How to reduce the growth rate?


Jan 3, 2001
Slangerup, Denmark
I have tried to reduce the growth rate (and the number of (large) cities), but didn't quite succeed and would like some opinions. This is what I did:

- Required three food for pop growth
- Floodplain, Grass and Plain produce one more food (4, 3 and 2)
- Tundra does not produce food

It didn't work because in despotism grass will only produce two food (unless it has a bonus resource). This means that you need access to irrigation - and preferably also grass - to be able to expand with a reasonable speed. I think you should be able to make do without irrigation at start.

I then tried relaxing the two food/shields restriction for Despotism (replacing it with a reduced worker speed), but that produced too much food, so expansion was probably even higher than before. Perhaps requiring 4 food per citizen in this environment might work, I haven't tried that.

I'm reluctant to make a settler require three citizens - the current setup feels good (you use to and get two when the new city is built). It might be necessary, though.

Any ideas?
You could lower the maximum size without an aqueduct, to 4 say, and the max size without hospital to 8 or so, so that for at least half of game the growth of cities will be stalled.

Maybe rename hospital to something else and put it later on in the tech tree, so that civs are stuck with smaller cities for longer.
I might use that, but I would also like to have something more generic that is balanced. Using only that would still allow you to spew out settlers from size four cities, so it would not really limit expansion.
What I did is slightly different. I make citizen require only 1 food. And hill and forest produces 2 food instead of one. Now, this might look like the cities grow much faster. HOWEVER, every military unit now requires 1 pop and since you need to build military to explore and defense the expansion is slowed down alot in the beginning.

Of course once the cities grow to a certain size this no longer make any difference. It does make any Civ which build alot of units to be unable to expand successfully at the same time with settlers ;)
I have had some success with the following adjustments:

Settlers cost 5 + 3 population; but each civ starts with 2;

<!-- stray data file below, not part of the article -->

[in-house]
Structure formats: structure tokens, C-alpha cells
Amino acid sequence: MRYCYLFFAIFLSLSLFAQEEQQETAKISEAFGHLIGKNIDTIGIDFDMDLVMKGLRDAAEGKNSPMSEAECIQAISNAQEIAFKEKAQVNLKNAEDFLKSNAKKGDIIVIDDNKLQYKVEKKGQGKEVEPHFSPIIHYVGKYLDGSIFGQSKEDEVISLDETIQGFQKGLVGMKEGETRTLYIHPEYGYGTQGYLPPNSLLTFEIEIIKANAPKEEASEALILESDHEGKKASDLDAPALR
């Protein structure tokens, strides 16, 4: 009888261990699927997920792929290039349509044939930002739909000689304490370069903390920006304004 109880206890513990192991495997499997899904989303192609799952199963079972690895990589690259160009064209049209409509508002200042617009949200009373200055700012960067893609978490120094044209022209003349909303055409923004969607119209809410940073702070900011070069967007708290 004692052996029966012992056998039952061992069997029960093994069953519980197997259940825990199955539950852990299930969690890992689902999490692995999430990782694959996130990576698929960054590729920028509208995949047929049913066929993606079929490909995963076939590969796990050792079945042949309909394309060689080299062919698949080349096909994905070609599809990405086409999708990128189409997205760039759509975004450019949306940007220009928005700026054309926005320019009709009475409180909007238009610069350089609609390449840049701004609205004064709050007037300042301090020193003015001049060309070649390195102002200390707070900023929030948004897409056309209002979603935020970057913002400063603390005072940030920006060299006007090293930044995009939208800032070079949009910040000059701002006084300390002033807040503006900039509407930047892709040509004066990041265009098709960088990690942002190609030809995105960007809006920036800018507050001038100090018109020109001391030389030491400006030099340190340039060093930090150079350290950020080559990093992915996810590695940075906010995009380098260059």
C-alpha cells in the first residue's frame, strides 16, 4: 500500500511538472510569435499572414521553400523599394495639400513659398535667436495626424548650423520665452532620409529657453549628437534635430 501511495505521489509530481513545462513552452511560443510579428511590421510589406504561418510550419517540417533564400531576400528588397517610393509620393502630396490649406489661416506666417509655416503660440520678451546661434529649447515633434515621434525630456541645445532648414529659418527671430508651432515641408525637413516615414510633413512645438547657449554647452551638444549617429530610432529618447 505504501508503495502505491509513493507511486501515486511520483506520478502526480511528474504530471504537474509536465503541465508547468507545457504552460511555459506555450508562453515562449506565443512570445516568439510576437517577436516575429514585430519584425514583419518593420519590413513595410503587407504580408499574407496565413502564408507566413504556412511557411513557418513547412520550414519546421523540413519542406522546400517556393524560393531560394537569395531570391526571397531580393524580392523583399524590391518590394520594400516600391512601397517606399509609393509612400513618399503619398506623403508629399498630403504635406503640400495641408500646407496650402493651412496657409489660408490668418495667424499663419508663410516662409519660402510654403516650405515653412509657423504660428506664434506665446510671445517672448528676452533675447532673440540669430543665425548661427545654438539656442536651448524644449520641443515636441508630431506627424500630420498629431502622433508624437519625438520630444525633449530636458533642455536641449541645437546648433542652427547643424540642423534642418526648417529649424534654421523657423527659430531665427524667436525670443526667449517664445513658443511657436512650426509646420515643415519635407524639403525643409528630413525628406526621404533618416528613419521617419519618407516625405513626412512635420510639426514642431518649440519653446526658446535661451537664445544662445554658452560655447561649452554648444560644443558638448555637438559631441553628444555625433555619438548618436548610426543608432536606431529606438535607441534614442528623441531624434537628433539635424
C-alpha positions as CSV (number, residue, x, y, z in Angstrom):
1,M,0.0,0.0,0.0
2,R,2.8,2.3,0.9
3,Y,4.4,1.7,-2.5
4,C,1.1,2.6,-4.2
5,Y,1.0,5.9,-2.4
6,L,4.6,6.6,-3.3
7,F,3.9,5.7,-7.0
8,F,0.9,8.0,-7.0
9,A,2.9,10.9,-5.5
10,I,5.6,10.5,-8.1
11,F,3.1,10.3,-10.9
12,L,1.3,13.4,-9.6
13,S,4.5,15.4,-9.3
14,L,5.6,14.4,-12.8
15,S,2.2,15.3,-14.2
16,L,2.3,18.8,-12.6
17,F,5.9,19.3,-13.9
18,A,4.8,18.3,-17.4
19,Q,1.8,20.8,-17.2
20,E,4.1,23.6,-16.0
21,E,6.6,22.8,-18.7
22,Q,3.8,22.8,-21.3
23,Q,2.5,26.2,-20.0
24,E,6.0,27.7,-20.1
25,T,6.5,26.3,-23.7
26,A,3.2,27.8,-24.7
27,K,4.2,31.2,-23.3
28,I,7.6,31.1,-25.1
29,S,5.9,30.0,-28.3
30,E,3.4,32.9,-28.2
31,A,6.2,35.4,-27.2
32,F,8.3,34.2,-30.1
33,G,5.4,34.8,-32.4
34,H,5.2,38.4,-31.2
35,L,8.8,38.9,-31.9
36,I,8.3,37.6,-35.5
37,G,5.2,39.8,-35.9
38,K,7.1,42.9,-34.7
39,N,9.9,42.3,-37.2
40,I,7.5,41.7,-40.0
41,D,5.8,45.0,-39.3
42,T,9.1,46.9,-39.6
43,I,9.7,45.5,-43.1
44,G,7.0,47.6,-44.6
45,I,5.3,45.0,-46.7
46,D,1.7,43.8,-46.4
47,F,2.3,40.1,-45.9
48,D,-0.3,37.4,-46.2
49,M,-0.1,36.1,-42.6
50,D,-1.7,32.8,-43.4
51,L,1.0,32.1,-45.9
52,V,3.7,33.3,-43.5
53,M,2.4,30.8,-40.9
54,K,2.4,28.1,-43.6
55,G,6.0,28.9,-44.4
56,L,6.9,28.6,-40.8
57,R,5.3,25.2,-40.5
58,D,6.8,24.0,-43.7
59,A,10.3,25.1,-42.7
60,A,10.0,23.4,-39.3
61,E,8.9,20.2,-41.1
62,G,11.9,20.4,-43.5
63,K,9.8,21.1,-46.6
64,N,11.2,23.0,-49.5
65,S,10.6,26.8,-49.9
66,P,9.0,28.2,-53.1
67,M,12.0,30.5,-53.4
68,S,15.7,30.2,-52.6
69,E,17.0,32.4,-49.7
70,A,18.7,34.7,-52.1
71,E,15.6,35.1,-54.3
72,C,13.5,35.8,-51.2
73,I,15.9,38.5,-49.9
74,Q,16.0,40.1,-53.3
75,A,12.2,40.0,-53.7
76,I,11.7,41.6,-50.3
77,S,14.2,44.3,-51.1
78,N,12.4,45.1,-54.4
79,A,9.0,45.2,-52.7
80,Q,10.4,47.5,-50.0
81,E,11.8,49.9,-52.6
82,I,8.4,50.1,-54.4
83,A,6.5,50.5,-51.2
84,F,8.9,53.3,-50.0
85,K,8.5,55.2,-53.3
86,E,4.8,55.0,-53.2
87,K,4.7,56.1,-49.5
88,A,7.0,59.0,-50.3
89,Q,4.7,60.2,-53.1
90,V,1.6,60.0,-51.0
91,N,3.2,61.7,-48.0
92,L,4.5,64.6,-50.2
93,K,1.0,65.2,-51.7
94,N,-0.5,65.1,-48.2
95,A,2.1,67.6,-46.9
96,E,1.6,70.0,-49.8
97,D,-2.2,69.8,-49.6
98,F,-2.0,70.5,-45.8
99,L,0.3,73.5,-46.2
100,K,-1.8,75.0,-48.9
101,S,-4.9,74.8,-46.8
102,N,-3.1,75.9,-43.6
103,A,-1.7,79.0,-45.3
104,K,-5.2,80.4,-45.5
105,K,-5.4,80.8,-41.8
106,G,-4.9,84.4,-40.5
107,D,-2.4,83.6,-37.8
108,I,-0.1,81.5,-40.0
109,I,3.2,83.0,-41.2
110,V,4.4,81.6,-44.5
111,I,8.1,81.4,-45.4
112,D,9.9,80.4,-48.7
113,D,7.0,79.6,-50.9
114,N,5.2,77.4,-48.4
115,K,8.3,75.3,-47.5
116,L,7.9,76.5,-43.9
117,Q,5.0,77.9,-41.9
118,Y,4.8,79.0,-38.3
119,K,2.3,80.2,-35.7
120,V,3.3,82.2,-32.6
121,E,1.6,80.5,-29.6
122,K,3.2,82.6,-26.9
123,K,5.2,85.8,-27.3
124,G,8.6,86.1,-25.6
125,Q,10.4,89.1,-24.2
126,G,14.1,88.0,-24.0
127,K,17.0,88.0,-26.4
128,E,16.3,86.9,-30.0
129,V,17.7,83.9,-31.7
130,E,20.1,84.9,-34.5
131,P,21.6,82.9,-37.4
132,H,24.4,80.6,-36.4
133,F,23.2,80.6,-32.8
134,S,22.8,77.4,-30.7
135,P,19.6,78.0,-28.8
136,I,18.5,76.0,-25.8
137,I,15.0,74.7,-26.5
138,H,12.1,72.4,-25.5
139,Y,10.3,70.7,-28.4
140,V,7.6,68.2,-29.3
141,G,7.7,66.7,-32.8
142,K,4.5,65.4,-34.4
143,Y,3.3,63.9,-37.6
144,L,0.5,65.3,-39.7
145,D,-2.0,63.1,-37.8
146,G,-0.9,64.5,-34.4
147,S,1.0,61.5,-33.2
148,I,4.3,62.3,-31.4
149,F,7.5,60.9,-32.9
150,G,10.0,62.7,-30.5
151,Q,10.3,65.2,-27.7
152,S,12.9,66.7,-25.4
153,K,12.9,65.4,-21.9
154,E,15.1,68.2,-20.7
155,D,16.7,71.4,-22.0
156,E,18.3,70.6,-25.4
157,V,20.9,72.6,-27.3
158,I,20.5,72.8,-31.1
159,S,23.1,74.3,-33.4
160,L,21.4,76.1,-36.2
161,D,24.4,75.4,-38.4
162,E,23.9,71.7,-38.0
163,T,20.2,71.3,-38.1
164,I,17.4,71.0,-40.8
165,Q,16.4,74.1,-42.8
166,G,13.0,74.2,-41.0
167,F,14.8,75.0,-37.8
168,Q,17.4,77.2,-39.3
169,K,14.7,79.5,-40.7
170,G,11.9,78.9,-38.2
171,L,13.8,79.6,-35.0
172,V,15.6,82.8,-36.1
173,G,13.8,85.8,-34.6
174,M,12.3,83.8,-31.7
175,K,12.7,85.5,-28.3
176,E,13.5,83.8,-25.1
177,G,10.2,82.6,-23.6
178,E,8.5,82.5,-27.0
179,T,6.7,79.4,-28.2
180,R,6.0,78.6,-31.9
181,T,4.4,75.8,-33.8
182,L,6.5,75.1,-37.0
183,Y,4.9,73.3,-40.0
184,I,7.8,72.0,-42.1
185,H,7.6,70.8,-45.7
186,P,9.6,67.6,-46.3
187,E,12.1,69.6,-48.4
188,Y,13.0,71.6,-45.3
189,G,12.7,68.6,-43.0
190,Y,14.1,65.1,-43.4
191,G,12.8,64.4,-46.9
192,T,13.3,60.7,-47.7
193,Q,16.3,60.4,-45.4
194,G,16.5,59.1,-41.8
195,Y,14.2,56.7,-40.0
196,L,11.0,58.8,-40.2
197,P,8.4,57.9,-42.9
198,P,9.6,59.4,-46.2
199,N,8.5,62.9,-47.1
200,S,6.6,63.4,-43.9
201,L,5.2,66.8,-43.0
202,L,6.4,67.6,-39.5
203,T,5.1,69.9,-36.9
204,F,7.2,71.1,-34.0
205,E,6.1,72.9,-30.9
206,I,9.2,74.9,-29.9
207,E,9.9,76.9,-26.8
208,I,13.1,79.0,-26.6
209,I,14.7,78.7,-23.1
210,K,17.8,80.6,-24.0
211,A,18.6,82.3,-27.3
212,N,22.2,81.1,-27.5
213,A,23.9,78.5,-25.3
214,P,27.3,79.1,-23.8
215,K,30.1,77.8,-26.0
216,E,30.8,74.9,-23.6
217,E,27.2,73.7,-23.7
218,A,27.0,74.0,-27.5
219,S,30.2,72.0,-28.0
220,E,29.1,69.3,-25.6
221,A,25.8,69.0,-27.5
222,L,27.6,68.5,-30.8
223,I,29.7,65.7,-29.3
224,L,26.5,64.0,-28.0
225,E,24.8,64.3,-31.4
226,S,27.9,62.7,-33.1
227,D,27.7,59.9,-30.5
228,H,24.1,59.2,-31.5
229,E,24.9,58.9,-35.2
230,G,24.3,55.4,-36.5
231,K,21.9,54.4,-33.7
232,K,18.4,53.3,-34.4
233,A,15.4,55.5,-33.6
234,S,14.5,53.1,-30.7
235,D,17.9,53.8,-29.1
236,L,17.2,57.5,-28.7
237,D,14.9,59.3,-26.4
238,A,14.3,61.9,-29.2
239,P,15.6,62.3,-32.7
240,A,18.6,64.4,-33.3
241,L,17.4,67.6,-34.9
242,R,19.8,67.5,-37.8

All land military units except the warrior cost 1 population, although fewer shields to produce; (adjusted offense and defense values of all units upward to make warrior very weak by comparison)

Set high cost for units in excess of the limits for each government type; currently experimently with 4 and 5 gold per unit over about 4 free units per city;

Increased max town size to 8 and max city size to 16

Increased starting treasury to 25;

Increased maintenance costs of improvements slightly;

So far, the result has been slower expansion and fewer stacks of 20 to 30 units coming at me at once. There have actually been times when the colony function was useful. It takes getting used to timing completion of the settler after the city pop has reached 4, but allowing the towns to go up to 8 gives you some flexibility there.

Oh yeah, I also made the construction of the Pyramid and granaries dependent on Wheat. I generally made food more plentiful (like coast start out producing two food) so that it is hard to build a city in a location where it will starve, but I have tried to avoid making starvation a constant problem. Really miss the civ 2 feature that allowed you to share food.

Hope these ideas help.
That must have taken quite a lot of editing, PepsiFizz (some nicknames are definitely more creative than others :D ). I'm reluctant to change a lot of attack/defense values as it requires a balancing act, but perhaps simply doubling them would do. That should work, as the combat system is odds based IIRC.

The idea of requiring 1 pop per land based military unit is interesting, though somewhat severe (i.e. "unrealistic"). It certainly changes the game a whole lot.

The high unit cost could well be a feature of Republic and to a greater extent Democracy, perhaps offset by an even higher tax income than it is now if possible.
Editing the unit values is relatively easy with the editor. It is the creation of new or renaming of old units and improvements that is such a pain.

And compared to the fatigue that I experienced watching and fighting off waves of 30 units per stack from the AI, it is definitely worth it.

When requiring one pop per military unit, think of it as creating an army, not a unit. Also, don't forget to give the units the "join city" ability so that you can add them back to the population if you don't need them anymore.

On my first effort, I also took out all upgrades of units, but this really put the AI at a disadvantage because it never disbanded old units. My tanks had a easy time against hordes of spearmen, even though the enemy was even scientifically with me. So, I put the upgrade back in, and that seems to work better.
Originally posted by PepsiFizz
Editing the unit values is relatively easy with the editor. It is the creation of new or renaming of old units and improvements that is such a pain.

Sure, it is easy to do the editing, but it is difficult to make sure that the cost and A/D/M values are balanced when comparing units from similar and different time periods. I'm pretty sure they spent a good deal of effort balancing this out in the original set. How did you make sure it is balanced? Do you mind sending me a zipped version of your mod at

I would still like to find a simpler, generic way of reducing expansion and city growth that works. Perhaps I basically need to increase the cost of a settler significantly and start with two.
Originally posted by RobO

. I'm pretty sure they spent a good deal of effort balancing this out in the original set.

I am not so sure. You have to make considerable effort to make balance _worse_ then in original setting :lol:
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